Hyperbaric bupivacaine affects the doses of midazolam required for sedation after spinal anaesthesia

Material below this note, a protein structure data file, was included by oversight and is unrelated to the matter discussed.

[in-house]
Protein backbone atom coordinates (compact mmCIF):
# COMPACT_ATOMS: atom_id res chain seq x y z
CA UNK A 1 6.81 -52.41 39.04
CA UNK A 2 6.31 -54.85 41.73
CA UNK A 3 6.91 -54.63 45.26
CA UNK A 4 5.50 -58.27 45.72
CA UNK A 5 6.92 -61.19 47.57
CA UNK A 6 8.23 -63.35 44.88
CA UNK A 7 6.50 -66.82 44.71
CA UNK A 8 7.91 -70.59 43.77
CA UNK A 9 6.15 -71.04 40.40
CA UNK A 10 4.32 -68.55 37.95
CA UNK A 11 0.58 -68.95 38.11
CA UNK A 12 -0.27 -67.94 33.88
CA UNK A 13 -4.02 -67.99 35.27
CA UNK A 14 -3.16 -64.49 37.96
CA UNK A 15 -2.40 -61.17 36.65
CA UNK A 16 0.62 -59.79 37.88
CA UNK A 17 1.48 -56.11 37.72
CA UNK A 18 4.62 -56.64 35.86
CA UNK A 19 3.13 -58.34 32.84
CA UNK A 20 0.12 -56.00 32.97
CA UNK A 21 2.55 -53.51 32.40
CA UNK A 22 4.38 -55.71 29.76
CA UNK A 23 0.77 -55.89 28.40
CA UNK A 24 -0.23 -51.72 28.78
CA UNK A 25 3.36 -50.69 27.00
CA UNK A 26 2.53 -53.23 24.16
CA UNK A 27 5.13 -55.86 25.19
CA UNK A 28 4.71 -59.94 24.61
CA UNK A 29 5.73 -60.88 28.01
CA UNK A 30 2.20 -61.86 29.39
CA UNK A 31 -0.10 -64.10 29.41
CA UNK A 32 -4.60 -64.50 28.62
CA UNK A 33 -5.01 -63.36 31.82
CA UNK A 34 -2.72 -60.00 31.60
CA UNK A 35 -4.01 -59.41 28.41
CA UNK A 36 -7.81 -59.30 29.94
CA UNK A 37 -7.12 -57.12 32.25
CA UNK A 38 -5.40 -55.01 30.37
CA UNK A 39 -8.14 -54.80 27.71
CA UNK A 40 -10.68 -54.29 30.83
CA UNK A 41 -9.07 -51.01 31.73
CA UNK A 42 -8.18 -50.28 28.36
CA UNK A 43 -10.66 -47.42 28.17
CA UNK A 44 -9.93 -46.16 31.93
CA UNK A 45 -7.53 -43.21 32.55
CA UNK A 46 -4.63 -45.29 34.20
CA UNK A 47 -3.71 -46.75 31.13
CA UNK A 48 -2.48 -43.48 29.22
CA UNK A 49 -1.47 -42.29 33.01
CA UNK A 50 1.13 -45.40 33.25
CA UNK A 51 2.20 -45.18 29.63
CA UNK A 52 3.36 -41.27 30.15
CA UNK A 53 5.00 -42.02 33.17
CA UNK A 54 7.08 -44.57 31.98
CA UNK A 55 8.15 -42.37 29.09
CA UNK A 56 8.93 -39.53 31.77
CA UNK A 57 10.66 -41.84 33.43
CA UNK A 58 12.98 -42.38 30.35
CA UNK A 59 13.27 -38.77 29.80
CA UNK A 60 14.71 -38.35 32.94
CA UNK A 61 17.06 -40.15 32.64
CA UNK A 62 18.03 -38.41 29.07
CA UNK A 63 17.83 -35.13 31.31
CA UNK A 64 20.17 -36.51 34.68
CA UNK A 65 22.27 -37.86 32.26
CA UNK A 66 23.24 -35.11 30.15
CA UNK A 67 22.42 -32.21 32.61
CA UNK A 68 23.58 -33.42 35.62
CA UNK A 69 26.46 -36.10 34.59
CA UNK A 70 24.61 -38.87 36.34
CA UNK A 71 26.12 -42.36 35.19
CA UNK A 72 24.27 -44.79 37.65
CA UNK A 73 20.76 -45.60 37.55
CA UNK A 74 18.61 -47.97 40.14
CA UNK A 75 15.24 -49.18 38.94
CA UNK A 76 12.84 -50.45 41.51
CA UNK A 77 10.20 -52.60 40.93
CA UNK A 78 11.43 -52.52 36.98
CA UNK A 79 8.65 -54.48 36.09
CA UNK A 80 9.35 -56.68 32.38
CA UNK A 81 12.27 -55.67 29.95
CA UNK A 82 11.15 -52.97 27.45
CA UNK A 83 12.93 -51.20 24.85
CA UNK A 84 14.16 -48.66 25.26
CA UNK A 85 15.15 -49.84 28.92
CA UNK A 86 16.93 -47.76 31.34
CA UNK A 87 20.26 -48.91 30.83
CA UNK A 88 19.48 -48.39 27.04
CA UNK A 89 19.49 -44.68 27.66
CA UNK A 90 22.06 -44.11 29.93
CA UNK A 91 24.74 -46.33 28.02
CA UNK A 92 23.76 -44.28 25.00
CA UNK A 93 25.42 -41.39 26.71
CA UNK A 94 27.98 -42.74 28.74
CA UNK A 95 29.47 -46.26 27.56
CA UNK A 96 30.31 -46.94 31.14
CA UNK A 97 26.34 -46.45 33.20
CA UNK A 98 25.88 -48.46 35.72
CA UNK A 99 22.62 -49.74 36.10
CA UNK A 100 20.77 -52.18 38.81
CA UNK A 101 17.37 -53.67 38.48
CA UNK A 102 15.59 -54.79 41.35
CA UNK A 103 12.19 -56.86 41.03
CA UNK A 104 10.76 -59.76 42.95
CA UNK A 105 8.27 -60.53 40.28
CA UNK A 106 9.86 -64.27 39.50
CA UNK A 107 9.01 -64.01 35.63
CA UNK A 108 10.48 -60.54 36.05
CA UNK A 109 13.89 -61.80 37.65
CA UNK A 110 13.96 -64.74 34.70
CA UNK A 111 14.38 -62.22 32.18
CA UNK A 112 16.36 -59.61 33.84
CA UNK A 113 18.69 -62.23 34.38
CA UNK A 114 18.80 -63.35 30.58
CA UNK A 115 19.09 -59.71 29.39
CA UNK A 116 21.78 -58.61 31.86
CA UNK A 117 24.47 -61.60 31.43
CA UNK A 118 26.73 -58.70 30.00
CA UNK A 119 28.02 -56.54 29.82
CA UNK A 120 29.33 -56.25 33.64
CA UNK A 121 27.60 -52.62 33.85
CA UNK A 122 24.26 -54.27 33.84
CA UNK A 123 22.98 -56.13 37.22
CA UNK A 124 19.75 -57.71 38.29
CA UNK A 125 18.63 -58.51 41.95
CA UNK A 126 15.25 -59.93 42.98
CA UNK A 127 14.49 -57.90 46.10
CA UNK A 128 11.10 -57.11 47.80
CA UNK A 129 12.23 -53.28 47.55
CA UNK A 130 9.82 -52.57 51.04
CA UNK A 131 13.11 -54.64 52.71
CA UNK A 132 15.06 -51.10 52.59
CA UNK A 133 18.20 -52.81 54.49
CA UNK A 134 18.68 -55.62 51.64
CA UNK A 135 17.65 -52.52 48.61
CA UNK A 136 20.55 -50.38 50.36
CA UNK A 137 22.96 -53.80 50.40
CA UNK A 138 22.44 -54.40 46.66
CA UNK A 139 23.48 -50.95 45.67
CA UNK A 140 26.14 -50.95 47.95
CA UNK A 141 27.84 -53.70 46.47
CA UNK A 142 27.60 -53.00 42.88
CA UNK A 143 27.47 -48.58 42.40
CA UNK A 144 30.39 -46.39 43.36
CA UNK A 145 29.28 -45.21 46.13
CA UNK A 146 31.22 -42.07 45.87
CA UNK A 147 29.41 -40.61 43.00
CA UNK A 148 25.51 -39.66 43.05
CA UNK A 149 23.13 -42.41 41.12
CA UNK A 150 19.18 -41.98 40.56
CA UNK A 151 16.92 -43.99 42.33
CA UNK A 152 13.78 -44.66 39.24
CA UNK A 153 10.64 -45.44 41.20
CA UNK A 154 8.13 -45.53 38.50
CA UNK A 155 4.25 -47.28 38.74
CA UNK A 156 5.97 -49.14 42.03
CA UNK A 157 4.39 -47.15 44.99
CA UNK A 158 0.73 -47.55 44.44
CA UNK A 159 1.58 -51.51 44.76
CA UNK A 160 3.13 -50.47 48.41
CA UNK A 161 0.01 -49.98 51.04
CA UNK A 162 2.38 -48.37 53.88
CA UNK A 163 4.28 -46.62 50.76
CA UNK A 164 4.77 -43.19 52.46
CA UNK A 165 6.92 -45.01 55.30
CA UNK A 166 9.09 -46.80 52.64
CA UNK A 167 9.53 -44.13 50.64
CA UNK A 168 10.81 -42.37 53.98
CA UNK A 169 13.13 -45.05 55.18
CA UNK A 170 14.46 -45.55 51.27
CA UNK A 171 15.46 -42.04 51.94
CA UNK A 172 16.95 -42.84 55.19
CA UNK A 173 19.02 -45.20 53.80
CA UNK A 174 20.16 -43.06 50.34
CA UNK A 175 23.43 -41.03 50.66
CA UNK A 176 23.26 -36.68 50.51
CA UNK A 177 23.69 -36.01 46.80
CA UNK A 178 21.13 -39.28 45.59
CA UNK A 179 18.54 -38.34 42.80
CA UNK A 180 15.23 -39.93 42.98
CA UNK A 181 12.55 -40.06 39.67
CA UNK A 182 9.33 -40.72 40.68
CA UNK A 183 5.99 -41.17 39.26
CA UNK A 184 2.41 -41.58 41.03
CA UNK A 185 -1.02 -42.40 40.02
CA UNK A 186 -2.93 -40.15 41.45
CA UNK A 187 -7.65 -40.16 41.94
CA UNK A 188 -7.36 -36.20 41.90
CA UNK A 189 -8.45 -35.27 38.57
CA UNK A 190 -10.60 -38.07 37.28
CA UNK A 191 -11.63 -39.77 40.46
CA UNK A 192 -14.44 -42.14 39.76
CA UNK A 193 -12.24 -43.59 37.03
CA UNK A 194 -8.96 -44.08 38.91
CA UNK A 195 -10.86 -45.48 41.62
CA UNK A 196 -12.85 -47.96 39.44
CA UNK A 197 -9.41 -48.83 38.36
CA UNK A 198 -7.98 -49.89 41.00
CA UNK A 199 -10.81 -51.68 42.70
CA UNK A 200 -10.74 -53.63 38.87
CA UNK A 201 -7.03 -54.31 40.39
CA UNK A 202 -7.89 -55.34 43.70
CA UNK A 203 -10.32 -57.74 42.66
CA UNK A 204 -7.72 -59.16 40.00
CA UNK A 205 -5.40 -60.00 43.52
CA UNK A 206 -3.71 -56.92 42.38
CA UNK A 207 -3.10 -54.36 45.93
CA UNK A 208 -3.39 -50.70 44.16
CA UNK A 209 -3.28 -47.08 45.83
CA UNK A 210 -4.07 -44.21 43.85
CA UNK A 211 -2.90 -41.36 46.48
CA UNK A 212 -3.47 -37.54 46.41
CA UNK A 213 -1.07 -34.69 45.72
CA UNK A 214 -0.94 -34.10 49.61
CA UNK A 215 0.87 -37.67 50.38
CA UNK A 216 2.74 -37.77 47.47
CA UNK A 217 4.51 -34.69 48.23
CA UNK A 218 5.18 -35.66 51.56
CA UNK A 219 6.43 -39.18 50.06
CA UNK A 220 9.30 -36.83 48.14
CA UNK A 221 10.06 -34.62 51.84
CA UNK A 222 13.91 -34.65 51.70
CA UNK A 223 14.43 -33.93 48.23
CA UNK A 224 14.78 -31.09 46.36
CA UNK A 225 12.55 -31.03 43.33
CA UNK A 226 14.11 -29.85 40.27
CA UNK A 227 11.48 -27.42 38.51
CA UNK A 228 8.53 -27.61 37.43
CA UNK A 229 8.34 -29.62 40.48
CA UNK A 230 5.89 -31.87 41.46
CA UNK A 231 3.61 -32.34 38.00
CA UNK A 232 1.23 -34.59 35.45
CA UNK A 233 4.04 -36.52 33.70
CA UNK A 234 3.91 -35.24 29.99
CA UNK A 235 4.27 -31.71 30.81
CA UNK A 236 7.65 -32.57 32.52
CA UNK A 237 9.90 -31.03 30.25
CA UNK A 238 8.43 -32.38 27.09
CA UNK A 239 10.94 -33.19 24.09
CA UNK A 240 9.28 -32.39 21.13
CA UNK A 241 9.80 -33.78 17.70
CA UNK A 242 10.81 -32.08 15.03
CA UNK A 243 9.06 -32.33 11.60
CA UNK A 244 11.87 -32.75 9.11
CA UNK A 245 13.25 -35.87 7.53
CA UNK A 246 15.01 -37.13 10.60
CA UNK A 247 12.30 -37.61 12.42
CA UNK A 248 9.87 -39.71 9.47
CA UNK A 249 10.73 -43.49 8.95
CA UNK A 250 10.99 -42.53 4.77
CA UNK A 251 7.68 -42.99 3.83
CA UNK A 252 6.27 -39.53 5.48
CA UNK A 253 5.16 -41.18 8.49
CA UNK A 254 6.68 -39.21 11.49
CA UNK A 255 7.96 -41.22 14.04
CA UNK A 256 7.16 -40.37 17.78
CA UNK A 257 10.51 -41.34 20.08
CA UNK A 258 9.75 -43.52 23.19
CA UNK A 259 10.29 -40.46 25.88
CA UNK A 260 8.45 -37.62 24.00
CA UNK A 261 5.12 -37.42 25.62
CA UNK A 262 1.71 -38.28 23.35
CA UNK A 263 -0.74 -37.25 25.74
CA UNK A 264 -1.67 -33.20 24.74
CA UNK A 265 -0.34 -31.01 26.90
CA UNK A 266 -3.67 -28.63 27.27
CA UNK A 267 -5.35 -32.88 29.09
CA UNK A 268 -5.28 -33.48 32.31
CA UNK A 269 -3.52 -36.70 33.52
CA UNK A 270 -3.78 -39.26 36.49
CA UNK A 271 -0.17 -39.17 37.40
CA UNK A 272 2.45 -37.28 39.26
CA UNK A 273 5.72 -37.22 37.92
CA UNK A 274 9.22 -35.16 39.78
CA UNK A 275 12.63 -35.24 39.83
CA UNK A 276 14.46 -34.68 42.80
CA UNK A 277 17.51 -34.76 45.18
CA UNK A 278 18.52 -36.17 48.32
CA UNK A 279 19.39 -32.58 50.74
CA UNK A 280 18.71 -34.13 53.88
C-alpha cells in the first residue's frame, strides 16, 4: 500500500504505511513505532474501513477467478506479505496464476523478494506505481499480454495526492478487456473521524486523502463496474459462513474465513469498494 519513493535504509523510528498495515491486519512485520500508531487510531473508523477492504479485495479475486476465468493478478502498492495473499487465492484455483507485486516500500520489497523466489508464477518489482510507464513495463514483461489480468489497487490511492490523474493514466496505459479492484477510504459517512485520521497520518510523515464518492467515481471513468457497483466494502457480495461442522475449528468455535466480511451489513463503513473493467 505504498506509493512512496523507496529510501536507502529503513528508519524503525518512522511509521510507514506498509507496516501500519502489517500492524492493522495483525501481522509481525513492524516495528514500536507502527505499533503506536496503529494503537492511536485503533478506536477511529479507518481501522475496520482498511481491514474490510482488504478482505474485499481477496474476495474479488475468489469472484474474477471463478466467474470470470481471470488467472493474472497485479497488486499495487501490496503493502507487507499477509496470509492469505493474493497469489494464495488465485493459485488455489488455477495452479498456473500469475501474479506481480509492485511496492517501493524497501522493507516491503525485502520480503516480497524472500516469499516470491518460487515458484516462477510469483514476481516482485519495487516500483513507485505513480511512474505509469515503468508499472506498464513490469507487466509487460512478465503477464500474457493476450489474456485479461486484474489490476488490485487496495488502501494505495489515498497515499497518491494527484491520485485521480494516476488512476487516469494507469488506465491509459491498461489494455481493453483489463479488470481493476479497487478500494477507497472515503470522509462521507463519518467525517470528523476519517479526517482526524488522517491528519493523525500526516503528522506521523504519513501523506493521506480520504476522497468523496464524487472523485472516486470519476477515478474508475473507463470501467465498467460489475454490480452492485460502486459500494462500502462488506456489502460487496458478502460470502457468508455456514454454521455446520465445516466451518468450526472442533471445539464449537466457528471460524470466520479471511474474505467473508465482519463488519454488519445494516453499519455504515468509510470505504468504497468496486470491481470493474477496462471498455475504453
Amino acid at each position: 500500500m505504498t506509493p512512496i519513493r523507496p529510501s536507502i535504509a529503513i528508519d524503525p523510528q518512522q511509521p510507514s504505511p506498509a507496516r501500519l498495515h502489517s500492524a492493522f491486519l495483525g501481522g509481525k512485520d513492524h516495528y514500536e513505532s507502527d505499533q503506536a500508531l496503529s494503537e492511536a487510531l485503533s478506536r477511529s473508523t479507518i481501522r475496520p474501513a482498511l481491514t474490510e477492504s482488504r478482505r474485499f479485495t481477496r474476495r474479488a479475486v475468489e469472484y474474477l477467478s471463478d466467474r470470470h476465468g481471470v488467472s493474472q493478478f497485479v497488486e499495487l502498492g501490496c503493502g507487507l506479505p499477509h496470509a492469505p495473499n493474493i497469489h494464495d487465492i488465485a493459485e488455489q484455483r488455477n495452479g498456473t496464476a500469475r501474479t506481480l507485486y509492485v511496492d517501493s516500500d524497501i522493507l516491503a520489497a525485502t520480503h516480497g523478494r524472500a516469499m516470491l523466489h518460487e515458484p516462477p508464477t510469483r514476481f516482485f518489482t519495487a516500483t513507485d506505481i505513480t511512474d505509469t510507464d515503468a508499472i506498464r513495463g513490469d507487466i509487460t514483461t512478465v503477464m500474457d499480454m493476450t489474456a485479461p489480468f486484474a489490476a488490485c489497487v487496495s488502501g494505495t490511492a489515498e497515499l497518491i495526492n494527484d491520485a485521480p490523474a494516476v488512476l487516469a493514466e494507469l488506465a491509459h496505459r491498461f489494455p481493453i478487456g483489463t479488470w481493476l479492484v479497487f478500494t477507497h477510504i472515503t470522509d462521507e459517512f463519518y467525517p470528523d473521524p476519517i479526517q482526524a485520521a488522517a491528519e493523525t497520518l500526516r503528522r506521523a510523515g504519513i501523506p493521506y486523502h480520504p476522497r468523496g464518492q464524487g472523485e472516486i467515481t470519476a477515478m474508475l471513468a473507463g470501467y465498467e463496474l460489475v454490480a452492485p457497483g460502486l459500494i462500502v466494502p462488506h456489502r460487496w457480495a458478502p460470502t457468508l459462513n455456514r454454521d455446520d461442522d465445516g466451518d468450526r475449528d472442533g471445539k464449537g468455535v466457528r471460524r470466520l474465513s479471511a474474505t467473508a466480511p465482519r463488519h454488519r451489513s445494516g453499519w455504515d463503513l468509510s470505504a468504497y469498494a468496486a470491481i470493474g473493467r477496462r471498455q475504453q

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SummaryBackground and objective:Patients having spinal anaesthesia with hyperbaric bupivacaine may become sensitive to sedative drugs but no data exists about any dose-related effect of the local anaesthetic on the sedative requirement. We aimed to investigate whether hyperbaric bupivacaine dose in spinal anaesthesia has any effect on midazolam requirements.Methods:Sixty unpremedicated patients were allocated to three equal groups. Patients in Groups I and II received hyperbaric bupivacaine 0.5% 10 and 17.5 mg respectively for spinal anaesthesia and Group III was a control group without spinal anaesthesia. In Groups I and II, after the evaluation of sensory block, patients received intravenous midazolam 1 mg per 30 s until the Ramsay sedation score reached 3 (drowsy but responsive to command). In Group III, general anaesthesia was induced after sedation score had reached 3 using midazolam. The total dose of midazolam (mg kg−1) given to each patient, the level of sensory block and complications were recorded.Results:The level of sensory block was higher in Group II (T7) than Group I (T9) (P < 0.01). The doses of midazolam were 0.063 mg kg−1 in Group I, 0.065 mg kg−1 in Group II and 0.101 mg kg−1 in Group III (P < 0.001). There was no correlation between level of sensory block and dose of midazolam in Group I (r = −0.293, P = 0.21) and Group II (r = 0.204, P = 0.39).Conclusions:Different doses of hyperbaric bupivacaine for spinal anaesthesia do not affect the midazolam requirements for sedation. However, spinal anaesthesia with hyperbaric bupivacaine with a maximum spread in the middle thoracic dermatomes may be associated with sedative effects and thus a reduced need for further sedation with midazolam.

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